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The floats have a masked person dancing as a fox, etc. They are messengers of the gods.
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Koshu Kaido is filled with people during the mikoshi procession.
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A girl twirling a decorative pole.
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She was doing it to music. Hachioji Matsuri.
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Hachioji Matsuri. Also see my video at YouTube.
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Flute players
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Then at 6 pm, they held a "buttsuke" meeting between a few floats which performed at an intersection. This was at the Yokoyama-tsuji intersection. ぶっつけ
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After the buttsuke meeting, the floats disband into the street.
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Women in yukata watching the Hachioji Matsuri.
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Sometimes two floats would meet up again and perform together.
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They pulled the floats up and down the main road.
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One traditional float featuring dolls.
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Tekomai
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Pulling a float at Hachioji Matsuri.
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One float had a group of geisha-like musicians.
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Geisha-like musicians, playing the samisen.
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Now this is the Kami-chiku (上地区) section of Koshu Kaido where more floats were being paraded. However, I noticed that there were fewer people here. It's further away from the train station.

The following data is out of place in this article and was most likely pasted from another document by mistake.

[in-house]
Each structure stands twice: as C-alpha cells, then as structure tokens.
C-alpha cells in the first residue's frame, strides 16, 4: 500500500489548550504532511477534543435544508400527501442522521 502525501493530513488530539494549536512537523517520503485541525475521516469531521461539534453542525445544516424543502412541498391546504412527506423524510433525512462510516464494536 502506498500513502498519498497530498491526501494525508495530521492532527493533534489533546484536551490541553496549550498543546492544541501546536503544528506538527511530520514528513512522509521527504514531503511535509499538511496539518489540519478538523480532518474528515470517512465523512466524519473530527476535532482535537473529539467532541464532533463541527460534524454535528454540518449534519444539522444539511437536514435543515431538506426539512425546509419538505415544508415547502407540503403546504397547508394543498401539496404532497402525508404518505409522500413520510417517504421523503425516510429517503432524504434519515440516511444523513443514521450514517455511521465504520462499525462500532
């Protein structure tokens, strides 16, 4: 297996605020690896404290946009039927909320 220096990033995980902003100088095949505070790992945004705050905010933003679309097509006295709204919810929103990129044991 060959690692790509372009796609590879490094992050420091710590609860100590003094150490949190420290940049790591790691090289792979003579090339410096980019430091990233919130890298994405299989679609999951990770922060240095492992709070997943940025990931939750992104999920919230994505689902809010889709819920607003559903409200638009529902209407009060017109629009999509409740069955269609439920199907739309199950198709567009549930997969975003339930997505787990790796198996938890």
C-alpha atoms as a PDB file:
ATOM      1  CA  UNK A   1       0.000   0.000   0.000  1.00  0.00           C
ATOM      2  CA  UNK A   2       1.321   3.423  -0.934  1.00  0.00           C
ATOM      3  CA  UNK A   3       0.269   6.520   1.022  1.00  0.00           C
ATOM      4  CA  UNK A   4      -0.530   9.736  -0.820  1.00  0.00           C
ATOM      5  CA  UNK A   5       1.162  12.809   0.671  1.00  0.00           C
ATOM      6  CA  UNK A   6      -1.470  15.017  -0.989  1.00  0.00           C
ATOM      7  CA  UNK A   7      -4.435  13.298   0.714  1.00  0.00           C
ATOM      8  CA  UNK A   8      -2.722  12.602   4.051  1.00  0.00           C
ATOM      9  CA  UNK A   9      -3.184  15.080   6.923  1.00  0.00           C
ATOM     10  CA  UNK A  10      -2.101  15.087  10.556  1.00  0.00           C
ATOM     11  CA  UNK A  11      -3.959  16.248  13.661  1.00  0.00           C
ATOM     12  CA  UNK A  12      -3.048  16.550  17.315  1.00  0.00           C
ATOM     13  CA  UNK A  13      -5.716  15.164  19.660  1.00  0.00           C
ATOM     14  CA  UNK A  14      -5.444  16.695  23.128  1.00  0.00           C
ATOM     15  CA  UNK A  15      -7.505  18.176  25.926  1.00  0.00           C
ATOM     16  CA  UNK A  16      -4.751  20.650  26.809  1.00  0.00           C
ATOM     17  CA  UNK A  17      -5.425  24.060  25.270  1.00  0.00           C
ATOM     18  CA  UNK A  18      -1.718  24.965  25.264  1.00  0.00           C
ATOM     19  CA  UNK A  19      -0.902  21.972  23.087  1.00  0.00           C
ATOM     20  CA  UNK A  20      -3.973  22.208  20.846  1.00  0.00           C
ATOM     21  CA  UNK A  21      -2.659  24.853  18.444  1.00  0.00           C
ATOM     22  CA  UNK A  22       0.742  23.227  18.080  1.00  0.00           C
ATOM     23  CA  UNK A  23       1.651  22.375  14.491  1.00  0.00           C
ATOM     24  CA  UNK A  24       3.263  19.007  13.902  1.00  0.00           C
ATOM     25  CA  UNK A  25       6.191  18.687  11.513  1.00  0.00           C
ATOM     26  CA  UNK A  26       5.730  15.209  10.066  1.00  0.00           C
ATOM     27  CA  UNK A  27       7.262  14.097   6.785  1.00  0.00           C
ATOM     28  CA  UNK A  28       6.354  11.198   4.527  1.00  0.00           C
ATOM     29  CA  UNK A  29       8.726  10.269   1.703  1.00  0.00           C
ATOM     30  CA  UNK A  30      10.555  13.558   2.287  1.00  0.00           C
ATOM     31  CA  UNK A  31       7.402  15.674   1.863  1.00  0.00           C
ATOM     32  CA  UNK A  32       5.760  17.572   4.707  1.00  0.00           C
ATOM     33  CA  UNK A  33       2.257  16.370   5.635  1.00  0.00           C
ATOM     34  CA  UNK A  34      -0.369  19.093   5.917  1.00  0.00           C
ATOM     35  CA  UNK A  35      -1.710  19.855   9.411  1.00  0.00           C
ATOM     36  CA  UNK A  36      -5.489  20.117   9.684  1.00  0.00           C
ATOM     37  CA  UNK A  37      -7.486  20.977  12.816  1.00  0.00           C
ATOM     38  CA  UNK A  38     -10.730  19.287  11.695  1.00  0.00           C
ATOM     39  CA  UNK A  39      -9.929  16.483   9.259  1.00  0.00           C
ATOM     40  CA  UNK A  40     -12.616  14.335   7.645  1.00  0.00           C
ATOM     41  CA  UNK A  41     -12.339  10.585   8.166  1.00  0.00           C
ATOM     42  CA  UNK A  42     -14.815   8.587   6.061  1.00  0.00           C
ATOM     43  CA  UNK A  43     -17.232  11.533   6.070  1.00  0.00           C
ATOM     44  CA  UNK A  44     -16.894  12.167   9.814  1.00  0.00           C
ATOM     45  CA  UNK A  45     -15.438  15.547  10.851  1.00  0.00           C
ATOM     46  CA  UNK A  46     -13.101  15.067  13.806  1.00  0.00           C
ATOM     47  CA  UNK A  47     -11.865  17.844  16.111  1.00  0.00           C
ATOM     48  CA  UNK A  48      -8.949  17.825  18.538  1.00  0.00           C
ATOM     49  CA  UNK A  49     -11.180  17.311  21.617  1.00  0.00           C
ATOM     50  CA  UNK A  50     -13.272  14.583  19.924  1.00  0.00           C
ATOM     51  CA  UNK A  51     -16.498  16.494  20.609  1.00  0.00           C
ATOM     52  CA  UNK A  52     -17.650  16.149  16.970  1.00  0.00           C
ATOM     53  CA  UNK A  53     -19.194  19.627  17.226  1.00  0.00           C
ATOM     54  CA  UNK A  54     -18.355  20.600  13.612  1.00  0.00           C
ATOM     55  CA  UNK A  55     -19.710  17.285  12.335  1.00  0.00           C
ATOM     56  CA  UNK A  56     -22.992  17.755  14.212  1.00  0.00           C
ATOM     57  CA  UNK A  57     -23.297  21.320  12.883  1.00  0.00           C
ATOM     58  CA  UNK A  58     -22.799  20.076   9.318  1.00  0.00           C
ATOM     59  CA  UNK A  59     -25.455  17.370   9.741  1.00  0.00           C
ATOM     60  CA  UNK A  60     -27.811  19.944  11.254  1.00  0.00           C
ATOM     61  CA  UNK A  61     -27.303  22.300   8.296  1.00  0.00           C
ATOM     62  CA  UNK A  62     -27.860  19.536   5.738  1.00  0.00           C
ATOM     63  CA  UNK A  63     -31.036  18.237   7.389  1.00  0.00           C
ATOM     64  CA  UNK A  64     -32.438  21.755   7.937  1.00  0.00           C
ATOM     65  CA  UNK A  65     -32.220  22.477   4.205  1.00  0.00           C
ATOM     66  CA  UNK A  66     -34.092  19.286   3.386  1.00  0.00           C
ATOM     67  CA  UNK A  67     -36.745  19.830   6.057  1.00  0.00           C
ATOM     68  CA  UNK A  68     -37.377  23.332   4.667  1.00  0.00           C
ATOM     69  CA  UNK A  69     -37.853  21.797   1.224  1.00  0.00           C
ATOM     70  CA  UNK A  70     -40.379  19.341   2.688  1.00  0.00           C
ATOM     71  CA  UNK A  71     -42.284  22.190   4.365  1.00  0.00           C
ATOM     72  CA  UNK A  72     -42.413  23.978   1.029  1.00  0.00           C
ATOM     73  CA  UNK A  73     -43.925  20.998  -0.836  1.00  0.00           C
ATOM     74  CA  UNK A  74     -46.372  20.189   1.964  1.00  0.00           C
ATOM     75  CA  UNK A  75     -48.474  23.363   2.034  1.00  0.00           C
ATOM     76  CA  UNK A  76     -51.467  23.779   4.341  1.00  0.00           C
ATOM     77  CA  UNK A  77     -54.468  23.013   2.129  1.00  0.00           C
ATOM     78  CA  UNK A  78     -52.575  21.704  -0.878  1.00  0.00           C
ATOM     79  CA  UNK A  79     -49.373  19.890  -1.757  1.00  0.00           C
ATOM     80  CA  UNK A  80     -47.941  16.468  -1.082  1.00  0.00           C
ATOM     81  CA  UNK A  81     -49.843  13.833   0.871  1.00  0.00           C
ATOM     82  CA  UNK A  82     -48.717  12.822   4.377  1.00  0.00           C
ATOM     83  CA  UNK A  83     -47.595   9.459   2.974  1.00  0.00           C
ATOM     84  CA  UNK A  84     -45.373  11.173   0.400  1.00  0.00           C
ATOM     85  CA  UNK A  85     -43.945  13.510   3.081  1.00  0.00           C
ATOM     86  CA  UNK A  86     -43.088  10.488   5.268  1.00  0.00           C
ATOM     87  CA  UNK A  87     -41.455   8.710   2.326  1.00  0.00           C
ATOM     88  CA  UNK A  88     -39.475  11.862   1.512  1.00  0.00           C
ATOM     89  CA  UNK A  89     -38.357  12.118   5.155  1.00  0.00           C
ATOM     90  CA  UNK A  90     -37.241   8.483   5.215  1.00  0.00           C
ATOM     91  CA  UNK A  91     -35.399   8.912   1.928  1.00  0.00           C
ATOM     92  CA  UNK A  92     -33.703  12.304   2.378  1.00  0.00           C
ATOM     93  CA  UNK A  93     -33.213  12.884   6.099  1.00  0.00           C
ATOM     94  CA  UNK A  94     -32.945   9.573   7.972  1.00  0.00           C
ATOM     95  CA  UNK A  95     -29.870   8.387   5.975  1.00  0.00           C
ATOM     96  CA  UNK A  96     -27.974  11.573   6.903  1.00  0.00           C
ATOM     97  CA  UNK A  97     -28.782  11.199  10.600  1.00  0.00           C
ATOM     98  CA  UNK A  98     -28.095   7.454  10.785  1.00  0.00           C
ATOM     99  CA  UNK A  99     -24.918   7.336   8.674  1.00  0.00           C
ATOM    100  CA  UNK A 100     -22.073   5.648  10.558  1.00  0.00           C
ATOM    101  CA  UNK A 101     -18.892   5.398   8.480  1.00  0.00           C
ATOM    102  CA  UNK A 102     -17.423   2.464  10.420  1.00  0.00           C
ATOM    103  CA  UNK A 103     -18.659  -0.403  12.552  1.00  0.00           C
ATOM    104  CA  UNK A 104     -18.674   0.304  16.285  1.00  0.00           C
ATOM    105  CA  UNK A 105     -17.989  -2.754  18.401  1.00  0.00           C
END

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Two floats in Kami-chiku.
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There are always people riding on the roof of the floats.
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Shishimai lion dance, Hachioji Matsuri.
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White fox
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Back to the more crowded Shimo-chiku was a meeting of nine floats at 7:45 pm. They were together for 30 min. 山車年番送り 札の辻
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Very crowded at Hachioji Matsuri.
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Also see my video at YouTube.
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Finally, the floats disbanded as they left one by one.
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Another float procession.
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Coming down on Yu Road.
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My YouTube video of the Hachioji Matsuri in 2009.
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Poster for Hachioji Matsuri in 2009.